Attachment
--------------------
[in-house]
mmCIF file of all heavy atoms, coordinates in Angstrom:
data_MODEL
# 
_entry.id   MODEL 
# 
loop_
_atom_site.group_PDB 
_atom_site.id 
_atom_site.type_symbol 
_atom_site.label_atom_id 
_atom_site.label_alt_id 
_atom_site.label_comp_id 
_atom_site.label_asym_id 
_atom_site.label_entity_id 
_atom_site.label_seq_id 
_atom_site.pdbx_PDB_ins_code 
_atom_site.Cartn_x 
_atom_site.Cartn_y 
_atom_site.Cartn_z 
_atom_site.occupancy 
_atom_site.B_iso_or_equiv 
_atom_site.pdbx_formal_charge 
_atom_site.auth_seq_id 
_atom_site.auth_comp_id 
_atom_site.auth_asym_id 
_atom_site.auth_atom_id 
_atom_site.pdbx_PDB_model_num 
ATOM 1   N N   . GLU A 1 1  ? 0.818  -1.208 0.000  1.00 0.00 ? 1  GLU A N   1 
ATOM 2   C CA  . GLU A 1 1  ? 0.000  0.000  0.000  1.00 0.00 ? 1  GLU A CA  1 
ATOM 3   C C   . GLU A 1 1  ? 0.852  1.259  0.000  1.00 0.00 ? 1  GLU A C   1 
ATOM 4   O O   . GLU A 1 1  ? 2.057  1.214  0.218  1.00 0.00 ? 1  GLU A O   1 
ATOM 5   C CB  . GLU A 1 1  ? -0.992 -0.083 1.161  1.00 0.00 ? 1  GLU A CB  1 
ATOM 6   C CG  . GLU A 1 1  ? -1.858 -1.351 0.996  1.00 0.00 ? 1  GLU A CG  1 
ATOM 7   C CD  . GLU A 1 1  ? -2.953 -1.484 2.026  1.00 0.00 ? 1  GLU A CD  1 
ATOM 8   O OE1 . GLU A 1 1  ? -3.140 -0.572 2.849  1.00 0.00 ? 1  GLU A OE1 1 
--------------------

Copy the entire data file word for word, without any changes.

[in-house]
mmCIF file of all heavy atoms, coordinates in Angstrom:
data_MODEL
# 
_entry.id   MODEL 
# 
loop_
_atom_site.group_PDB 
_atom_site.id 
_atom_site.type_symbol 
_atom_site.label_atom_id 
_atom_site.label_alt_id 
_atom_site.label_comp_id 
_atom_site.label_asym_id 
_atom_site.label_entity_id 
_atom_site.label_seq_id 
_atom_site.pdbx_PDB_ins_code 
_atom_site.Cartn_x 
_atom_site.Cartn_y 
_atom_site.Cartn_z 
_atom_site.occupancy 
_atom_site.B_iso_or_equiv 
_atom_site.pdbx_formal_charge 
_atom_site.auth_seq_id 
_atom_site.auth_comp_id 
_atom_site.auth_asym_id 
_atom_site.auth_atom_id 
_atom_site.pdbx_PDB_model_num 
ATOM 1   N N   . GLU A 1 1  ? 0.818  -1.208 0.000  1.00 0.00 ? 1  GLU A N   1 
ATOM 2   C CA  . GLU A 1 1  ? 0.000  0.000  0.000  1.00 0.00 ? 1  GLU A CA  1 
ATOM 3   C C   . GLU A 1 1  ? 0.852  1.259  0.000  1.00 0.00 ? 1  GLU A C   1 
ATOM 4   O O   . GLU A 1 1  ? 2.057  1.214  0.218  1.00 0.00 ? 1  GLU A O   1 
ATOM 5   C CB  . GLU A 1 1  ? -0.992 -0.083 1.161  1.00 0.00 ? 1  GLU A CB  1 
ATOM 6   C CG  . GLU A 1 1  ? -1.858 -1.351 0.996  1.00 0.00 ? 1  GLU A CG  1 
ATOM 7   C CD  . GLU A 1 1  ? -2.953 -1.484 2.026  1.00 0.00 ? 1  GLU A CD  1 
ATOM 8   O OE1 . GLU A 1 1  ? -3.140 -0.572 2.849  1.00 0.00 ? 1  GLU A OE1 1 